Back to class — to learn journalism?

By the time I had been a journalist for almost three years I was sent back to the classroom — at least it was at a college and not going back to school.

The National Council for the Training of Journalists (it does what it says on the tin) had initially decreed trainee journalists should spend one day a week at college studying the basics of journalism.

This was changed by 1969 and it was decided an eight-week block release course, followed by a year back at the office and then a second eight-week course, was the better way to go.

To my mind they were right.

I would probably have gone on the first block release earlier if it had not been for the changeover in the newspaper I worked for.

Didn’t make that much difference because although I was not the oldest on that first autumn course at the Cardiff College of Food Technology and Commerce (that’s right journalism was lumped in with trainee chefs and office workers) I was one of the most experienced.

There were about 20 of us on the course, more male than female (but not by much) and ages ranged from 17 to 21/22.

On that first morning we had a “getting to know you” session with the course tutor.

It started with saying where we were from – most of the students were from Wales with a few from border counties.

Then she went into the routine of finding out how experienced we were.

“Those who have done parish rounds?”

All hands up.

“Emergency service calls?”

All hands up.

“Council meetings?”

Not quite so many.

“Court?”

Even less.

This continued until she had run the gamut of inquests; major emergency stories; behind the scenes features; etc. etc.

By this time the only hands up were mine and one of the older trainee reporters (who, it turned out later, was the son of two journalists and grandson of an old-time editor/proprietor).

When we had a chat after the first tutorial we discovered we had both had experiences the other had not but this was mainly based on the differences between an urban newspaper and a rural/seaside newspaper (the two I had worked on).

The remainder of the day was mainly based on meeting other tutors covering the range of subjects we would study:

Newspaper practice;

Newspaper law;

Local government;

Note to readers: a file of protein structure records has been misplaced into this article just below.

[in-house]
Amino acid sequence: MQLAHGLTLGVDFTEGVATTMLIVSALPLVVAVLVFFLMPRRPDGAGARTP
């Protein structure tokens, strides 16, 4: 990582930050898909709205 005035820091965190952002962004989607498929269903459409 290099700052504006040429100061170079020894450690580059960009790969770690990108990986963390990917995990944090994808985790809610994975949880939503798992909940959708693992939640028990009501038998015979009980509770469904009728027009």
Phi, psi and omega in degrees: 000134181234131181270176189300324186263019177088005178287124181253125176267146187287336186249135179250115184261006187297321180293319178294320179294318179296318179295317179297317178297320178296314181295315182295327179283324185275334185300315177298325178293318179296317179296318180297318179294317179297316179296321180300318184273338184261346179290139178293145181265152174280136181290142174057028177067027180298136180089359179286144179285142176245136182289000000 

Shorthand;

English.

I think that covers it all but some of the subjects may have overlapped.

As I said, the group was a mixed bag both in age and experience. A couple of them had no more than six months probationary period and even the older ones had gone through sixth form and one was ex-university.

At the end of the first day some of us did what so many journalists did at that period – we repaired to a nearby pub.

Some of the younger ones declined the invite and said they wanted to study the assigned books and prepare for the next day.

As I had been put in a B&B for the duration I ordered a pub meal as did some of the others.

The drinks got us all chatting and before long it was as though we had known each other for years and it was getting on for 10pm before we went our separate ways.

The following day the work began – but beforehand there was an amusing incident as we all arrived just before 9am to enter our classroom.

We had noticed other young students around on their way to cookery classes or typing but in the corridor outside our room we passed a group of youngsters who stopped chattering as we passed and just stared at us in either amazement or admiration.

Once we were all in and the door closed one of our number asked our course tutor who the youngsters were.

It turned out they were the first members of a pre-entry journalism course and apparently had been looking forward to seeing “real journalists”.

It certainly amused us and someone asked if they had expected us to be wearing raincoats and trilbies with PRESS cards in our hatbands.

The pre-entry group were in a room on the same corridor and various groups of them were outside our room when we arrived or left for the first two weeks.

The idea of being put on a pedestal appealed to some of our group. Naturally I was unaffected — honest.

After that first day of settling in we got stuck in to some hard work.

The next eight weeks were hectic but good fun at the same time.

Next time: Learning a new “language” and a night at the casino.

Published by Robin

I'm a retired journalist who still has stories to tell. This seems to be a good place to tell them.

Leave a Reply

Fill in your details below or click an icon to log in:

WordPress.com Logo

You are commenting using your WordPress.com account. Log Out /  Change )

Twitter picture

You are commenting using your Twitter account. Log Out /  Change )

Facebook photo

You are commenting using your Facebook account. Log Out /  Change )

Connecting to %s

%d bloggers like this: